[Python-3000] PEP 3133: Introducing Roles
steven.bethard at gmail.com
Mon May 14 08:08:08 CEST 2007
On 5/13/07, Collin Winter <collinw at gmail.com> wrote:
> PEP: 3133
> Title: Introducing Roles
> * Roles provide a way of indicating a object's semantics and abstract
> capabilities. A role may define abstract methods, but only as a
> way of delineating an interface through which a particular set of
> semantics are accessed.
> * Abstract base classes, by contrast, are a way of reusing common,
> discrete units of implementation.
> Using this abstract base class - more properly, a concrete
> mixin - allows a programmer to define a limited set of operators
> and let the mixin in effect "derive" the others.
So what's the difference between a role and an abstract base class
that used @abstractmethod on all of its methods? Isn't such an ABC
just "delineating an interface"?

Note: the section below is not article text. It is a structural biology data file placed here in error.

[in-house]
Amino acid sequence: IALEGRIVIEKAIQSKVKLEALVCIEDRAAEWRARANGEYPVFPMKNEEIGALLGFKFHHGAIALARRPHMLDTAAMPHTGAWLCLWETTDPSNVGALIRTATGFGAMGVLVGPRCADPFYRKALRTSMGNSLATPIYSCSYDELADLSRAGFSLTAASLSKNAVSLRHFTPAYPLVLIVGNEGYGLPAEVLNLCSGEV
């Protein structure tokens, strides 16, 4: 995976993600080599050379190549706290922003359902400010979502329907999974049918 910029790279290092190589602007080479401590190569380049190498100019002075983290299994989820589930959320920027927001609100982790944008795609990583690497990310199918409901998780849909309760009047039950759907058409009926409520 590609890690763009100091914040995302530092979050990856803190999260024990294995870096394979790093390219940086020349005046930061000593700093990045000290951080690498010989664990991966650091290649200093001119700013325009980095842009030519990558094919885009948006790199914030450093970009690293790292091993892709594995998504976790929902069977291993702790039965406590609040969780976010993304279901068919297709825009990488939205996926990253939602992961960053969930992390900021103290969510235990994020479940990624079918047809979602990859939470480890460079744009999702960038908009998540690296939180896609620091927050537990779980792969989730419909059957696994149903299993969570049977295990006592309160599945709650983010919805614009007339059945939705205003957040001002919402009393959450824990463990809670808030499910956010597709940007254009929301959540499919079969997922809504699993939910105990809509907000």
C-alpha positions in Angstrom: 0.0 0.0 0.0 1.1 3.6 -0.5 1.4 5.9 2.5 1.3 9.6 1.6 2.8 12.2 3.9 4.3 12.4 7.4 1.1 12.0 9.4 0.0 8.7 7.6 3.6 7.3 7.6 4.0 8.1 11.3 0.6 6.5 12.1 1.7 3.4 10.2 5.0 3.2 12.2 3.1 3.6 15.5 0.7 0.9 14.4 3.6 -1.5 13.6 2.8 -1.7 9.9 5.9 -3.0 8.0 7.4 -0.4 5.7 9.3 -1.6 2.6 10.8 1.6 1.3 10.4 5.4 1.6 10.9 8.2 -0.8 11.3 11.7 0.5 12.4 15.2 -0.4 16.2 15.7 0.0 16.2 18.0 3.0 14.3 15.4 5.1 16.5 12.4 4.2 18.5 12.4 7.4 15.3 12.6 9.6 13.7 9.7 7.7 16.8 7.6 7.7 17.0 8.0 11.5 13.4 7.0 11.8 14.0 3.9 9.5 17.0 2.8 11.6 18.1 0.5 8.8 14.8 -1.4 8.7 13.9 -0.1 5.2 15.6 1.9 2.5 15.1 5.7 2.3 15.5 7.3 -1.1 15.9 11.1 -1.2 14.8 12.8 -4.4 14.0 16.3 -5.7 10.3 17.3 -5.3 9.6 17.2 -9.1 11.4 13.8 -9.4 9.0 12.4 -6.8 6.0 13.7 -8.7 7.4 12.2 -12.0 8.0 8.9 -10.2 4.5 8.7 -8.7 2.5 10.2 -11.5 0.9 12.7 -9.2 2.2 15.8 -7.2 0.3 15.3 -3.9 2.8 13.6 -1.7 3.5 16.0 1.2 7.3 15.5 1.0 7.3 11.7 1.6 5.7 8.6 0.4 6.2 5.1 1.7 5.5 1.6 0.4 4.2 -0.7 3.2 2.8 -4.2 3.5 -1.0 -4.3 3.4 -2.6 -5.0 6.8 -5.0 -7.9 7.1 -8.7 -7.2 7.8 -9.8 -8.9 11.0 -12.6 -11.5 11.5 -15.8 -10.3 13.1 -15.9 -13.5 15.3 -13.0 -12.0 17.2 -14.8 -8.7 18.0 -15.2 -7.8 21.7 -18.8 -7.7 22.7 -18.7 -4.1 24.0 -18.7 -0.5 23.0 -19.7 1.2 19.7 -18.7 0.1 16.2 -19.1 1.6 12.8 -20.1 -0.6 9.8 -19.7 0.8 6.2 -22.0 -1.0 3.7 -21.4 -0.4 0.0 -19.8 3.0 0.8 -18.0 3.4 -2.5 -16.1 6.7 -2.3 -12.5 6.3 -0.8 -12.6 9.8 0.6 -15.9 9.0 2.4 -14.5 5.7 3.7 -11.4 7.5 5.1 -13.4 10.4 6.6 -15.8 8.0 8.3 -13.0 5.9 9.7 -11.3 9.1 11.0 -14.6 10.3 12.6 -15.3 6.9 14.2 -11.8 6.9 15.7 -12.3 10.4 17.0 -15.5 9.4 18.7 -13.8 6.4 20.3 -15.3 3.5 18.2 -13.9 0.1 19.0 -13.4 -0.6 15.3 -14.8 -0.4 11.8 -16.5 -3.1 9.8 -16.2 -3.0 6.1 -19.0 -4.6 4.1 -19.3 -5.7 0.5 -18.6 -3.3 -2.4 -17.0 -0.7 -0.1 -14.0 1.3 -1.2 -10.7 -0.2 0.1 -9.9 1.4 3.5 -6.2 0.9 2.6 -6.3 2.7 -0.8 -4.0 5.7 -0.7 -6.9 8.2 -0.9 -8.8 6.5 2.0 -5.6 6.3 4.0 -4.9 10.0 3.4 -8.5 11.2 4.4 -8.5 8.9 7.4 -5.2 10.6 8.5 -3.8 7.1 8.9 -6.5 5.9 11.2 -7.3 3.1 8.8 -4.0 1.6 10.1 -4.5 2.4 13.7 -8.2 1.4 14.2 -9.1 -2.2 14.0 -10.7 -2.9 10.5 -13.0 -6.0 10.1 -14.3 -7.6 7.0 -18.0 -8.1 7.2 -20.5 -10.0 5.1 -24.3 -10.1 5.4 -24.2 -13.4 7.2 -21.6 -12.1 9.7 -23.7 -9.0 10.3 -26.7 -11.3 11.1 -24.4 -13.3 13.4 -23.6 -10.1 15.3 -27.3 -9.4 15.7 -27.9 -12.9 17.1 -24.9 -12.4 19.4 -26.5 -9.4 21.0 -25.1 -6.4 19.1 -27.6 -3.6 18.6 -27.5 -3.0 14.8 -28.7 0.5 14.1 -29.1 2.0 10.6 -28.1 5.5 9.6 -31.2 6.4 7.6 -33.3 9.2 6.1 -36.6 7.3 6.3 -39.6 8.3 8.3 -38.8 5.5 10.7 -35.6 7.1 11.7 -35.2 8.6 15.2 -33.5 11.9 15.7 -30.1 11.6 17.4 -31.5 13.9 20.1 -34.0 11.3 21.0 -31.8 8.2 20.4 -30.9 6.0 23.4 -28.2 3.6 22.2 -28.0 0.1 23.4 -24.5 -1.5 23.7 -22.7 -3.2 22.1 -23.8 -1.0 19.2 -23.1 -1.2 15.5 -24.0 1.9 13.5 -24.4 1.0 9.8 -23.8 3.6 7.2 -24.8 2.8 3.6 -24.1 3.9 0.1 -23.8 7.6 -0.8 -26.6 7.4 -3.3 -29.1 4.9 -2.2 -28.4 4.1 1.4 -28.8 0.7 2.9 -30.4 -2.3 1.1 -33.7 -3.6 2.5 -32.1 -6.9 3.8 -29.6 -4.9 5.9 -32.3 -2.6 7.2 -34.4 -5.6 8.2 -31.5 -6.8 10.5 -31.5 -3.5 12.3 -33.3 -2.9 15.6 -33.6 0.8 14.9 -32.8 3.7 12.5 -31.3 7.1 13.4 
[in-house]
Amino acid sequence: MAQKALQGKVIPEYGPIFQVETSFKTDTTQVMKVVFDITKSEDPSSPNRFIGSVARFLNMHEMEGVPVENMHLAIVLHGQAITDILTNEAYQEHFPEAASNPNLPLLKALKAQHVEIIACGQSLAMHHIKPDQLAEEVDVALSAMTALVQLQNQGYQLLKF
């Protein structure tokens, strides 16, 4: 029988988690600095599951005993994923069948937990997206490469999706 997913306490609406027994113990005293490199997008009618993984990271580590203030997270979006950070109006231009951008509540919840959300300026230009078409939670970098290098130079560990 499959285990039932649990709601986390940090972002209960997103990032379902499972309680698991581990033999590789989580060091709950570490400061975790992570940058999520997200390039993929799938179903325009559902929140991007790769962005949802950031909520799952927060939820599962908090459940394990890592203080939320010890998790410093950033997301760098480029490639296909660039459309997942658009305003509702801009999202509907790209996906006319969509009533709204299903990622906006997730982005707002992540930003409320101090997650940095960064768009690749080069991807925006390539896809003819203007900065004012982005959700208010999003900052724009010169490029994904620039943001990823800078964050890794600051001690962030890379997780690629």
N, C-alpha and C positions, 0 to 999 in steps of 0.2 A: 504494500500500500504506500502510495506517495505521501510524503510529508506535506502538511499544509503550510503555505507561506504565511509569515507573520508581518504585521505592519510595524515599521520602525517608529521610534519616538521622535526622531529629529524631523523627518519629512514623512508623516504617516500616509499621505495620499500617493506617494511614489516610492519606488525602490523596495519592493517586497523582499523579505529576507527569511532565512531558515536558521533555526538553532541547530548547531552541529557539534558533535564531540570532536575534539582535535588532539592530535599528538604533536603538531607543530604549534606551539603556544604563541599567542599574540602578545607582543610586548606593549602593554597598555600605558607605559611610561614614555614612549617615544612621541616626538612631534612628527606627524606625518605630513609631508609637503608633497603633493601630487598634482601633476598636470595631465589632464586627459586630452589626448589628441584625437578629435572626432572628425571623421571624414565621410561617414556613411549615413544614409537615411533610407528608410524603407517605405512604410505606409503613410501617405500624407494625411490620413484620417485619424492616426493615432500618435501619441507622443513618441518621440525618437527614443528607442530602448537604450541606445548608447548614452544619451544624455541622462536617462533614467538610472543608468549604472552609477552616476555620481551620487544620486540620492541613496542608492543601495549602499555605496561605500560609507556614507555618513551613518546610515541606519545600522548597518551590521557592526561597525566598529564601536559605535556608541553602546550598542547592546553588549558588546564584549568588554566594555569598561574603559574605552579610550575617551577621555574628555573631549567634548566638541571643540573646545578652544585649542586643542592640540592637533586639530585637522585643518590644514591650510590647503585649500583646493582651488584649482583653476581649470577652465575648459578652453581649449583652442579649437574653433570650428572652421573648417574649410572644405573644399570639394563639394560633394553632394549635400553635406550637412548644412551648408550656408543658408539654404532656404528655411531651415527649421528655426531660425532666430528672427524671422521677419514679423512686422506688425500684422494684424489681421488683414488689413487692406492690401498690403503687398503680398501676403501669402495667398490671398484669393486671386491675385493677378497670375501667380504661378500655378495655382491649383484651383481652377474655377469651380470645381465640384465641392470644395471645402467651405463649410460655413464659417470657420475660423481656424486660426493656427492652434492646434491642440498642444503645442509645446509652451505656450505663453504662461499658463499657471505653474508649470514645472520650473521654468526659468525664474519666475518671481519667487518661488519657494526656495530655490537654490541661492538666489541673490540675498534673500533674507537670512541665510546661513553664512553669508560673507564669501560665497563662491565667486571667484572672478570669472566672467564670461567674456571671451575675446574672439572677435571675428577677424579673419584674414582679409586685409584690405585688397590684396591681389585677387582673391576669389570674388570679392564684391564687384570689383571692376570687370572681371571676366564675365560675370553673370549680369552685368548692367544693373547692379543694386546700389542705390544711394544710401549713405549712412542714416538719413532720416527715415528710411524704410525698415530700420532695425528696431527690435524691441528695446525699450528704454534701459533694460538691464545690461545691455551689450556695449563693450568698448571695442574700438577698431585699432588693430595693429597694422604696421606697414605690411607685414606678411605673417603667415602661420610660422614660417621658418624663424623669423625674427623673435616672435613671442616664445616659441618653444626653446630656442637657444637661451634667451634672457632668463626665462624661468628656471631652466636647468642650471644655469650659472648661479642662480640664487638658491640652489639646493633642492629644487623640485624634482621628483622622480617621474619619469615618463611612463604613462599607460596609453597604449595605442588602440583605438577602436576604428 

> since the ``OrderingMixin`` class above satisfies the interface
> and semantics expressed in the ``Ordering`` role, we say the mixin
> performs the role: ::
> class OrderingMixin:
> def __ge__(self, other):
> return self > other or self == other
> def __le__(self, other):
> return self < other or self == other
> def __ne__(self, other):
> return not self == other
> # ...and so on
> Now, any class that uses the mixin will automatically -- that is,
> without further programmer effort -- be tagged as performing the
> ``Ordering`` role.
But why is::
any better than::
if Ordering is just an appropriately registered ABC?
(BTW, Ordering is a bad example since the ABC PEP no longer proposes
that. Maybe Sequence or Mapping instead?)
I'm not *in*-sane. Indeed, I am so far *out* of sane that you appear a
tiny blip on the distant coast of sanity.
--- Bucky Katt, Get Fuzzy
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